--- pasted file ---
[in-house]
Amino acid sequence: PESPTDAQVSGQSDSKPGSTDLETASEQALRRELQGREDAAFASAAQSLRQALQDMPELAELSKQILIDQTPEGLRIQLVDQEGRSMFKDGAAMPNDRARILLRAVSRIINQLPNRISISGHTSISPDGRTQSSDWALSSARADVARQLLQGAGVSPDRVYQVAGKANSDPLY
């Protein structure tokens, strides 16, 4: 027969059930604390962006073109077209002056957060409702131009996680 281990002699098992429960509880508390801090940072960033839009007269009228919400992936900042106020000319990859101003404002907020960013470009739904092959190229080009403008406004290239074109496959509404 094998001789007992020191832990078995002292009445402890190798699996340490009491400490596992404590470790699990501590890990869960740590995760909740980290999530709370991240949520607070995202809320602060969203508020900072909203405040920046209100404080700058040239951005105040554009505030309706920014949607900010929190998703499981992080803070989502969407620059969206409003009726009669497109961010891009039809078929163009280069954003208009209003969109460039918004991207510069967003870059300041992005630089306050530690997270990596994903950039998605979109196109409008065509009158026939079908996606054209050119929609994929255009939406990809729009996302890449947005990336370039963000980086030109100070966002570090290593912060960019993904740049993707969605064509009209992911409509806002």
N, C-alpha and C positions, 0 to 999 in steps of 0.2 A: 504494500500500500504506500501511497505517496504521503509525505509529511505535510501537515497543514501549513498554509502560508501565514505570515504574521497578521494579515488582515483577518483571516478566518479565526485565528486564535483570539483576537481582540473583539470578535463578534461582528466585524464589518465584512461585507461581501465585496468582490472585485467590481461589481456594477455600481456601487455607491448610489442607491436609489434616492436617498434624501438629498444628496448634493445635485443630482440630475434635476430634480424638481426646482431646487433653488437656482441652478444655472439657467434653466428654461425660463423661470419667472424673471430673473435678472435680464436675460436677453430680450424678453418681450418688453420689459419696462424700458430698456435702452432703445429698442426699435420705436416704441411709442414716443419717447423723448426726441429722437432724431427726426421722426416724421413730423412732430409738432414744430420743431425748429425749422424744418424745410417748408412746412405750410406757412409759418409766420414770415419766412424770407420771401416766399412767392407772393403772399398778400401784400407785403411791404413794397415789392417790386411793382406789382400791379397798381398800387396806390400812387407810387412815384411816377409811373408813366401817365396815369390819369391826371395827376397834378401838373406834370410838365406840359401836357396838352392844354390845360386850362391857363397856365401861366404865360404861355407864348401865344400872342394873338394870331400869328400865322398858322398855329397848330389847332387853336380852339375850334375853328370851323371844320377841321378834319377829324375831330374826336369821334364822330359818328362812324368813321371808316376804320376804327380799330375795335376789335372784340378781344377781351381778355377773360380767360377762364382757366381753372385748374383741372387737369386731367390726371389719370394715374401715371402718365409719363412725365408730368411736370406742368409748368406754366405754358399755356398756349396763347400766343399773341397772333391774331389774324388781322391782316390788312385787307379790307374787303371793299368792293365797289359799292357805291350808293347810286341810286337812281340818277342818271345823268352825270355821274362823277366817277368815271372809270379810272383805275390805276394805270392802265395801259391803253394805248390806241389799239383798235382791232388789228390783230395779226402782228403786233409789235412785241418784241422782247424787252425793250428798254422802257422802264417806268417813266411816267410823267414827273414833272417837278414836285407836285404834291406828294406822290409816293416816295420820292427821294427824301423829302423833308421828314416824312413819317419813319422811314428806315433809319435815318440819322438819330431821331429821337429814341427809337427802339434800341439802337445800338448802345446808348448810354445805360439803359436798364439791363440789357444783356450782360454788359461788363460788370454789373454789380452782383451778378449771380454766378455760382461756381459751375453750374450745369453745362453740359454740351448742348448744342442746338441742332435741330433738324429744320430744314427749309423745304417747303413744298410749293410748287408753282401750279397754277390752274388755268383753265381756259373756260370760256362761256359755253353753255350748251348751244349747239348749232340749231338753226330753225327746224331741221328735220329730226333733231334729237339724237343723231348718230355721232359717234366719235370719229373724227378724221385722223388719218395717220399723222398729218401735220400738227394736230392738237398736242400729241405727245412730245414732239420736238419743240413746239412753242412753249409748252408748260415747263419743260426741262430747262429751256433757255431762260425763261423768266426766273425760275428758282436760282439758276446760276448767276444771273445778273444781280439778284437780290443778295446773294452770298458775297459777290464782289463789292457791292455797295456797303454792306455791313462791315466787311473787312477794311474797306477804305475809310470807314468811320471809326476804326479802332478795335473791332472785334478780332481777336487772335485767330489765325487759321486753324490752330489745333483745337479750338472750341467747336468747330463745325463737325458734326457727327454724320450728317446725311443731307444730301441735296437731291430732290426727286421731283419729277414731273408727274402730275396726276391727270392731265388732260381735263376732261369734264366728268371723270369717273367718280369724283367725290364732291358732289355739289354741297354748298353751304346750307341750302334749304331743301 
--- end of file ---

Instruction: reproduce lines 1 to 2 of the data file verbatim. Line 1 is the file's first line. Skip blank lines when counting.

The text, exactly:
[in-house]
Amino acid sequence: PESPTDAQVSGQSDSKPGSTDLETASEQALRRELQGREDAAFASAAQSLRQALQDMPELAELSKQILIDQTPEGLRIQLVDQEGRSMFKDGAAMPNDRARILLRAVSRIINQLPNRISISGHTSISPDGRTQSSDWALSSARADVARQLLQGAGVSPDRVYQVAGKANSDPLY